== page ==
Neal Raker, Application Engineer
nealraker@exair.com

Multi-tools, Adjustable Wrenches, and Vortex Tubes

I like tools and gadgets that can perform a variety of functions. From the Swiss Army Knife, to the multi-tools by Leatherman, Gerber, etc., I’m a sucker for anything that might offer me the chance to NOT dig through my toolbox for something that’s probably not there because it didn’t get put back the last time.

That’s why another of my favorite tools is the adjustable spanner…you may know it as the Crescent, or perhaps, the “all sixteenths,” wrench. Its popularity is cemented in American legend, as pioneering aviators Charles Lindbergh and Richard Byrd both famously included them in the scant provisions they took with them on their long flights across the Atlantic and to the North Pole, respectively. Remember, this was back when every single ounce of weight that someone took on a plane with them had to be carefully considered. Which, come to think of it, isn’t that much different than commercial flight luggage constraints today. But I digress.

Lindbergh took only "gasoline, sandwiches, a bottle of water, and a Crescent wrench and pliers" on his famous flight.
Lindbergh took only “gasoline, sandwiches, a bottle of water, and a Crescent wrench and pliers” on his famous flight.

One other thing this tool is sometimes called is the “Crescent hammer.” Dear reader, don’t do that to such a fine instrument. Seriously; go back to the toolbox that it came from…odds are, you’ve got a real hammer there. It will strike the handle end of the screwdriver that you intend to use as a chisel much squarer. While you’re there, get your safety glasses too. You’re welcome.

Now, it’s not always a problem to use things for applications other than what they were intended for…not always. In fact, I had the pleasure of helping someone do just that with a Vortex Tube recently. During the assembly of the electrical connectors they make, they put a small dab of sealant inside. When wire is inserted by the user, this sealant helps hold it in place, and protects the bare end from corrosion. They were, however, putting more than they needed into the connectors, and were looking for a way to quickly heat the piece, which would thin out the sealant and produce an even coating inside, allowing the rest to be recovered and reused.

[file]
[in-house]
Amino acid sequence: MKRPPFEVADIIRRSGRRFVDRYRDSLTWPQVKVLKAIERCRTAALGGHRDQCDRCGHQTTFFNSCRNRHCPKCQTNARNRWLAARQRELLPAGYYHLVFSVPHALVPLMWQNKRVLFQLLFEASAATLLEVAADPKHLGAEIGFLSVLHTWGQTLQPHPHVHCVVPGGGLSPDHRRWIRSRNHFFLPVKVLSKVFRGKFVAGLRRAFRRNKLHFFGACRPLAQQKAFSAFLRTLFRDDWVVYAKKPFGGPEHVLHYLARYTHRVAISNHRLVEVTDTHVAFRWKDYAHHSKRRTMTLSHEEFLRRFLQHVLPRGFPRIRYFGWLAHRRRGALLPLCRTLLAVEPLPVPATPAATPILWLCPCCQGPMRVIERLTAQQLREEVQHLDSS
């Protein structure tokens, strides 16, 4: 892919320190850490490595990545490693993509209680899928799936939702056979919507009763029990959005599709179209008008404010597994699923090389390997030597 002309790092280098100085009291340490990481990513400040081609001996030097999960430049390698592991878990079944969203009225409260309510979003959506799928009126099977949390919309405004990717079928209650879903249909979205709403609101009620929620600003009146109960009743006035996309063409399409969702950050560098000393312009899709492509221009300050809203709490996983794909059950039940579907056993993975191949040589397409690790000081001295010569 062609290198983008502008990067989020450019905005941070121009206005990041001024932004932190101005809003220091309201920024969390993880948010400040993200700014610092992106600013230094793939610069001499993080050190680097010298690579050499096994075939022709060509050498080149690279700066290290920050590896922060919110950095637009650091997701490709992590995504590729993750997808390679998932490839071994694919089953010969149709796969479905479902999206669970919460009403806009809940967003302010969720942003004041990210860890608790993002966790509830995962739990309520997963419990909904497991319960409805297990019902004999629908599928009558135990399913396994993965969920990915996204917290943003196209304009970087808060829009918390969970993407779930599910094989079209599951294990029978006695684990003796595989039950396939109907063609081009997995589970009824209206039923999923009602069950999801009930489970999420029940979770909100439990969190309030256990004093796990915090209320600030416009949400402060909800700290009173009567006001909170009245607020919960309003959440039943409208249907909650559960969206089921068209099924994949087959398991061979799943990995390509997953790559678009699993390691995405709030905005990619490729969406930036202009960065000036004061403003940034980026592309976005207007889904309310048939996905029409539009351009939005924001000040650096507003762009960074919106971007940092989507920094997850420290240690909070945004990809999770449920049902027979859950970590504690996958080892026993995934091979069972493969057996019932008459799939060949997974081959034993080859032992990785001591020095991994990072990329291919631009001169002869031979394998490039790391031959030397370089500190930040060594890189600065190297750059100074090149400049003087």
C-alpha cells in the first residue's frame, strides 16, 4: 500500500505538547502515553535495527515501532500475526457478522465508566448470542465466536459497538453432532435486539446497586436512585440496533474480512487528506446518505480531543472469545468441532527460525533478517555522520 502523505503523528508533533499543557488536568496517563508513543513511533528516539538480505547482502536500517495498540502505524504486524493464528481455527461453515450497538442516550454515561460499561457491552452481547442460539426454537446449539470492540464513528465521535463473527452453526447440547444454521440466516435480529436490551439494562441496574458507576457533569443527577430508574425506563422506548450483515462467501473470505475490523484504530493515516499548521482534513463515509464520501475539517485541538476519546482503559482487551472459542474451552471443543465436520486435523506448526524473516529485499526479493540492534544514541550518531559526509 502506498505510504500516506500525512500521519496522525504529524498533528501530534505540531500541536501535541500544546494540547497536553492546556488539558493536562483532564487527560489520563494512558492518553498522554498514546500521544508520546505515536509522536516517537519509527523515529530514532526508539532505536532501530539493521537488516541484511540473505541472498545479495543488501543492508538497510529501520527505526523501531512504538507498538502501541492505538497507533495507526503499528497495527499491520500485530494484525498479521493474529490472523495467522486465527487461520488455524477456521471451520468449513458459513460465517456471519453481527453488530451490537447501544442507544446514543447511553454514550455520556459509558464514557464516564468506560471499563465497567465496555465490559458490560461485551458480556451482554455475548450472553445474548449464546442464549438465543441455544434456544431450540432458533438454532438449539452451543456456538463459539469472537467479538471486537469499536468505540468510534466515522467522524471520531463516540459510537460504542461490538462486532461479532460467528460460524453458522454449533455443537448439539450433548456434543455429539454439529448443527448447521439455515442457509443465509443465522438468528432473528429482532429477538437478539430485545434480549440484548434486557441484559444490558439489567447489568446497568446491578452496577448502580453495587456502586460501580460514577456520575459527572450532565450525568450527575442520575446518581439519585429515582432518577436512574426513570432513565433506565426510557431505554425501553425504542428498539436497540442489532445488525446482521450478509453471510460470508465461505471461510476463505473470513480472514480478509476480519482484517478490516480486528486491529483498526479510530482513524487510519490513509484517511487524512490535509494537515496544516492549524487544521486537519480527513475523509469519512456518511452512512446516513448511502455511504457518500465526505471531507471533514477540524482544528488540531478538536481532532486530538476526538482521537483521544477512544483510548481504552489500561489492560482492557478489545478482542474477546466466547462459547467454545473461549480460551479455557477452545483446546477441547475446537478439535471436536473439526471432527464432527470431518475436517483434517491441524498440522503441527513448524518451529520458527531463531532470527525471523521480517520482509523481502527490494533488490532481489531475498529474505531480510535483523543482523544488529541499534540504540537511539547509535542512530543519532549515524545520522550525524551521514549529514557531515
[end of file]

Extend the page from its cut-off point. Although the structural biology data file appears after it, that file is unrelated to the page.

They were already familiar with EXAIR products, since they’re a big user of our Safety Air Guns. The caller had found our Vortex Tubes in his copy of our catalog, and was wondering if he could use the hot air flow for this. He knew what temperature he needed to reach, but didn’t have a feel for how much (or little) air flow would be needed to do the job. This was no problem, since our Model 3930 Cooling Kit comes with a Medium Vortex Tube and ten different Generators, which allows for a range of hot flows from 2 to 32 SCFM (56 to 906 SLPM), and temperatures from 96° to 261°F (35° to 127°C).